Wednesday, May 25, 2011

Book Review: Bumped by Megan McCafferty

Summary: In a dystopian society, a virus makes everyone over the age of eighteen infertile, making teenage pregnancy prized rather than shunned. Teen girls are encouraged to have unprotected sex and have babies not for love or passion, but for profit and image. Melody and Harmony just learned they were twins, both being raised in completely different settings. Melody's parents raised her to be so perfect that they form a conception contract that will sell Melody's perfect baby, with they father of the buyer's choice. Harmony, on the other hand, grew up in a religious community, where she learned that being a wife and then a mother is the prime way to live When Harmony runs away to find her long-lost sister, both girls will experience so much more about life, love, and the future they thought they wanted. 

Review: I wanted to like this book SO bad. At first glance, it looks like it's going to be an amazing book about a future society that you hadn't even thought could be possible. A couple pages in, though, I was presented with the exact opposite story: one lacking connection and interest. The story starts off as if it's the second of a series, so we do not know any information about the characters in the book, how they go to where they are today, or the society they live in. Futuristic terms are used that are not explained, so the first half of the book is read in confusion, which makes a good plot idea not so good in story form. I found myself not caring about either Melody or Harmony in their lives because I barely got to know them or their backgrounds. Also, it was nice to have the chapters alternate between sisters, but most of the chapters were short (some only lasting three pages), so I felt like someone was sitting on the remote, constantly flipping between channels of completely different shows. Then, these chapters were separated into three different parts, but there was no change in the story, so to me, they were just random parts where the chapters were two pages apart instead of right next to each other. Lastly, the characters lacked depth. The only character I actually like was Zen, while the other characters got annoying or childlike. I think the idea of the plot about a world where teens are pressured to have sex to make and sell babies is very interesting, but I think that Megan McCafferty failed to make the whole story engaging and enjoyable. I really wish this isn't what happened, but sadly, it took a lot of work just to finish the book.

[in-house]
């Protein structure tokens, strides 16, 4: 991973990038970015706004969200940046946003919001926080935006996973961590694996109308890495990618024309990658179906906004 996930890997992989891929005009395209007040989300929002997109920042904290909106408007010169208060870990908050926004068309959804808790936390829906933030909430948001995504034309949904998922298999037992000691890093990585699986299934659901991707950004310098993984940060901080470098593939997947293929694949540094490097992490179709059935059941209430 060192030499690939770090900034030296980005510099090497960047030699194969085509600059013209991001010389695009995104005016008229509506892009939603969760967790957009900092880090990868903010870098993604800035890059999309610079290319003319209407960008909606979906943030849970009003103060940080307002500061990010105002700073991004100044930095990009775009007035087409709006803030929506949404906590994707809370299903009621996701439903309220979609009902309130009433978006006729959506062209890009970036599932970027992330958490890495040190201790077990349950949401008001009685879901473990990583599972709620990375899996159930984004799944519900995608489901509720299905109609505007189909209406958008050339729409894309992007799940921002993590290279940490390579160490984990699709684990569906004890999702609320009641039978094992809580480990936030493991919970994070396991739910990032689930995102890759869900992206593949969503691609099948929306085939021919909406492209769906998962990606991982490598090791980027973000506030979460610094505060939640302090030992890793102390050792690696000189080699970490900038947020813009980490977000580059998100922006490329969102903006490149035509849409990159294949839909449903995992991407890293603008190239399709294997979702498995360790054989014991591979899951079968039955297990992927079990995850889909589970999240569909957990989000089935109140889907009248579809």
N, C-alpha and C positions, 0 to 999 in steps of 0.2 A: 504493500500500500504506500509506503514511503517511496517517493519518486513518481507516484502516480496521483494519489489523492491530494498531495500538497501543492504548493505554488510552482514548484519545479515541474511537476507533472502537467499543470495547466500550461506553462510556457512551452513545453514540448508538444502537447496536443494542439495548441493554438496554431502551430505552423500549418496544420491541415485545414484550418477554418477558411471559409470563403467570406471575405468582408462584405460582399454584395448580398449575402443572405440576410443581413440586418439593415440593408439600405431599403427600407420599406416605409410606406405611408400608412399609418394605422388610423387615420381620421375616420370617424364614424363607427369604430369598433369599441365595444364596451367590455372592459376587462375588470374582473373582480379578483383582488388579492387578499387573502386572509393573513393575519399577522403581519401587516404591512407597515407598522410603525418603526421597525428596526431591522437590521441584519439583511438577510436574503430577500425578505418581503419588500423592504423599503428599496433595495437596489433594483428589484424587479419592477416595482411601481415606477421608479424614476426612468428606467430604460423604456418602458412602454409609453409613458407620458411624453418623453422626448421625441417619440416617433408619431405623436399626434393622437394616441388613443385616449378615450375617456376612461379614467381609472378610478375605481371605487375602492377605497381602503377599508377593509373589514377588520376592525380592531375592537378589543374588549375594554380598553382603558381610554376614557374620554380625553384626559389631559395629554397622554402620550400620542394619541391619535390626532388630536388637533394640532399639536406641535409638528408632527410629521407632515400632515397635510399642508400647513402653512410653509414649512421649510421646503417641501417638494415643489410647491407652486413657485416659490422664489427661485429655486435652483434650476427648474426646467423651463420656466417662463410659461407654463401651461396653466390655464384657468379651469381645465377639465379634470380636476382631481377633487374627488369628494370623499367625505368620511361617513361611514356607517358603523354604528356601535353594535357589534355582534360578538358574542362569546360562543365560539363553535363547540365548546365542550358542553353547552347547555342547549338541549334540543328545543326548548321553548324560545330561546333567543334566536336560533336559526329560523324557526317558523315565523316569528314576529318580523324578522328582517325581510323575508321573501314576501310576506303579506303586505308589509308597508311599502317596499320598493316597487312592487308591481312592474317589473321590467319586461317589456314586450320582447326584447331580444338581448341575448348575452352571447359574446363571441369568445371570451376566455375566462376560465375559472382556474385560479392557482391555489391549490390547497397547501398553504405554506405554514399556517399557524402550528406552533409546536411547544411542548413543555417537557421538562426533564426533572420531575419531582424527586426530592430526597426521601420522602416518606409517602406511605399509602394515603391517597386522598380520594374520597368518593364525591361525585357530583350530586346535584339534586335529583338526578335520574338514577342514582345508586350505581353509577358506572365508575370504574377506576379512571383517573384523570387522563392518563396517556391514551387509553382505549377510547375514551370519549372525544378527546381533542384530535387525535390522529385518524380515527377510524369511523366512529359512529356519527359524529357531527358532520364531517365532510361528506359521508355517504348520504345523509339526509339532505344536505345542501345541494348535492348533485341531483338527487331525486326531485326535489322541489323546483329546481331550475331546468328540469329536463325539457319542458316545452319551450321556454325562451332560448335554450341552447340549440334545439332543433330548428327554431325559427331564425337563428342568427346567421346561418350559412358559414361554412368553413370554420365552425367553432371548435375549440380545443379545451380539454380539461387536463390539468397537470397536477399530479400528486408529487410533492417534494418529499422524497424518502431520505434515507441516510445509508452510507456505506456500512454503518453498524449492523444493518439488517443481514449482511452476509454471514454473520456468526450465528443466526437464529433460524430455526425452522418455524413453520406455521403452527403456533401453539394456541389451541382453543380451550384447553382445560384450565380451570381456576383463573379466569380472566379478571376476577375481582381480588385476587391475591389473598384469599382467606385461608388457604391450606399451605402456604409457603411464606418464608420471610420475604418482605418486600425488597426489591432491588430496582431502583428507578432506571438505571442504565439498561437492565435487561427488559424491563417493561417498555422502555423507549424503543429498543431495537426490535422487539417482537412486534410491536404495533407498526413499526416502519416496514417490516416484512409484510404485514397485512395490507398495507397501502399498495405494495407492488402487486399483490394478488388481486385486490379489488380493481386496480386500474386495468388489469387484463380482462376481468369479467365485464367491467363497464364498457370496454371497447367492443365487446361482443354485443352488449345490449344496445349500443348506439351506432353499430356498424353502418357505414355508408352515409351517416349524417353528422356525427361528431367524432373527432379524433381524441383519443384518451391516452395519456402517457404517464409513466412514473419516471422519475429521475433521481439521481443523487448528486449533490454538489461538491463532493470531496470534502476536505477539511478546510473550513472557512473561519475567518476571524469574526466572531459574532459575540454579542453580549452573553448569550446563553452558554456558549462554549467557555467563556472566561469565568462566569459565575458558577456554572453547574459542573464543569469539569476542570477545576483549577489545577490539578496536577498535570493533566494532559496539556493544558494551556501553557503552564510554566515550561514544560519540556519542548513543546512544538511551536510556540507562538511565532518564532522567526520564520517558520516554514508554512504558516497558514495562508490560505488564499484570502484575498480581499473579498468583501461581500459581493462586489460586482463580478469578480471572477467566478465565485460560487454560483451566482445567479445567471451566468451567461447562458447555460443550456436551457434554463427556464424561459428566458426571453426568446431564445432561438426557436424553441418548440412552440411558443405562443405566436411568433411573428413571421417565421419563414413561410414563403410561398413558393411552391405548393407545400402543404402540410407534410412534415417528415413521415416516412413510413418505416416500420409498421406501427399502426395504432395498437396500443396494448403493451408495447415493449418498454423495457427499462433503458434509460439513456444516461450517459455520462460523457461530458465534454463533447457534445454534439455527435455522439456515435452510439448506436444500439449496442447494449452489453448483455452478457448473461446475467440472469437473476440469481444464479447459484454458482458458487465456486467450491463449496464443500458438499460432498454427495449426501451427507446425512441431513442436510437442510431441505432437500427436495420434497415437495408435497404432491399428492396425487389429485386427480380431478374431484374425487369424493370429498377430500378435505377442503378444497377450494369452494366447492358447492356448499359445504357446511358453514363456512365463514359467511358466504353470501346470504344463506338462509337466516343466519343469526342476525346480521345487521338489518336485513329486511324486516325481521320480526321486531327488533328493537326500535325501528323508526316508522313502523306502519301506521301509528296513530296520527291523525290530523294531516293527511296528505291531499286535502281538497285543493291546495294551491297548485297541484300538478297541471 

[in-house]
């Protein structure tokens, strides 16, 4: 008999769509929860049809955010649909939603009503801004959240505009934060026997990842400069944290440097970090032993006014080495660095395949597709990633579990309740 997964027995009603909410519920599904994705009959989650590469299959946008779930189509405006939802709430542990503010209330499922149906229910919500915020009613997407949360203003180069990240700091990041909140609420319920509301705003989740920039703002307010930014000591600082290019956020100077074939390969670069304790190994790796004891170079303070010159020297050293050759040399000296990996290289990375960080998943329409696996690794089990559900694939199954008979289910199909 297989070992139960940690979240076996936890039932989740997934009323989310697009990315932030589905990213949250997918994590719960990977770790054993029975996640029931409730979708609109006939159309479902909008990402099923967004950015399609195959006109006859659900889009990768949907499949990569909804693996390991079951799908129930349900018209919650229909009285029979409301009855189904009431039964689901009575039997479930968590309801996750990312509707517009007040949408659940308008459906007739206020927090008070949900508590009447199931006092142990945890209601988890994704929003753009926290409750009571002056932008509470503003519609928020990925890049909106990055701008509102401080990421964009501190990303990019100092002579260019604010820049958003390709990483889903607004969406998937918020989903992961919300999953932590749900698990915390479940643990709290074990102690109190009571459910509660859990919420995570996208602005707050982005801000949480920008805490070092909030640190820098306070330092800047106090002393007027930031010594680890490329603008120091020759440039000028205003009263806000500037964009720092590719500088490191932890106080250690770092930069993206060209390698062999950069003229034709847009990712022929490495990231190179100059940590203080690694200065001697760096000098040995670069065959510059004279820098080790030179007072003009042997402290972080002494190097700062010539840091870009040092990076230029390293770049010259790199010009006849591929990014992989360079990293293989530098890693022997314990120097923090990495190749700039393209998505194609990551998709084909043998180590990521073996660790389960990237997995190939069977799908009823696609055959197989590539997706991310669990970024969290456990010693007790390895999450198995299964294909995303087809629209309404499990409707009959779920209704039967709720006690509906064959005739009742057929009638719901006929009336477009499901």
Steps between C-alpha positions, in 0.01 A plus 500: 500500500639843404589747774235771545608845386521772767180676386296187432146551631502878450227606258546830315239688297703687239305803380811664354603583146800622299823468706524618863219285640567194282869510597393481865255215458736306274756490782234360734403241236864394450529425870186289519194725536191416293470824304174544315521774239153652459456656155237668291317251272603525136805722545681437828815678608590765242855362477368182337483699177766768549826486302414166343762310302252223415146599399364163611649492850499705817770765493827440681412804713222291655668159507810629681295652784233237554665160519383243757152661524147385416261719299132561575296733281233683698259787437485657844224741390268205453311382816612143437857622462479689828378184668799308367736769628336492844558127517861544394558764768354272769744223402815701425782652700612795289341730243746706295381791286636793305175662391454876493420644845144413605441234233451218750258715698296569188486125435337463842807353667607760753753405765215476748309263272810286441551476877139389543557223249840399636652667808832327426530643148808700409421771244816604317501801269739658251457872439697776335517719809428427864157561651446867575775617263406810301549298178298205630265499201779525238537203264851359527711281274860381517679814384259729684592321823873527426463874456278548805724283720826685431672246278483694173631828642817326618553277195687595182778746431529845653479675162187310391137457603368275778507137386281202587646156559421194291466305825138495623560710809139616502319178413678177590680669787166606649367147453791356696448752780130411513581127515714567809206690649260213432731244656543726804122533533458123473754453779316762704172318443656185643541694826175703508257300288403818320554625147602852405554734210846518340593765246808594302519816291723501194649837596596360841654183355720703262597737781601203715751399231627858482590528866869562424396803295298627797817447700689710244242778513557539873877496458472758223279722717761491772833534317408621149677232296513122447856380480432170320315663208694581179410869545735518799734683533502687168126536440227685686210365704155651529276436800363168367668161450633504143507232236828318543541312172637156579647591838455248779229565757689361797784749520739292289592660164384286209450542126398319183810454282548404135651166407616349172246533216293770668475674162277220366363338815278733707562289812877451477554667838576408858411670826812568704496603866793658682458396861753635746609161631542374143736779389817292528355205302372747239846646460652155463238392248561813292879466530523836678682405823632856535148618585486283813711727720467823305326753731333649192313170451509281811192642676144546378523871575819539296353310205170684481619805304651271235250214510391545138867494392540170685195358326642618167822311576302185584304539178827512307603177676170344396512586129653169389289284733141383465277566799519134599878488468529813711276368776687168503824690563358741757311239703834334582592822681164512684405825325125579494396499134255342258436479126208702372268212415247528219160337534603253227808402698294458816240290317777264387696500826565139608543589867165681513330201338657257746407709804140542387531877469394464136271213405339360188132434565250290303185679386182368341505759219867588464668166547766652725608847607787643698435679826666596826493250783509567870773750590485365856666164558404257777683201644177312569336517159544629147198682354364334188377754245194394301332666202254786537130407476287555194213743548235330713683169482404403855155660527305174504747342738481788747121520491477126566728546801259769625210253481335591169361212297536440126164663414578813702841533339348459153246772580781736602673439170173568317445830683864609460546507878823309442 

1. Hi

    I love your honesty in your review. I may still get the book as it is a dystopian book, which I love, but it might be a while before I do.

    I love the look of your blog and am now following it. Please check out my blog and let me know what you think.

  2. Hi! Thanks so much! I'll be sure to check out your blog too!!!


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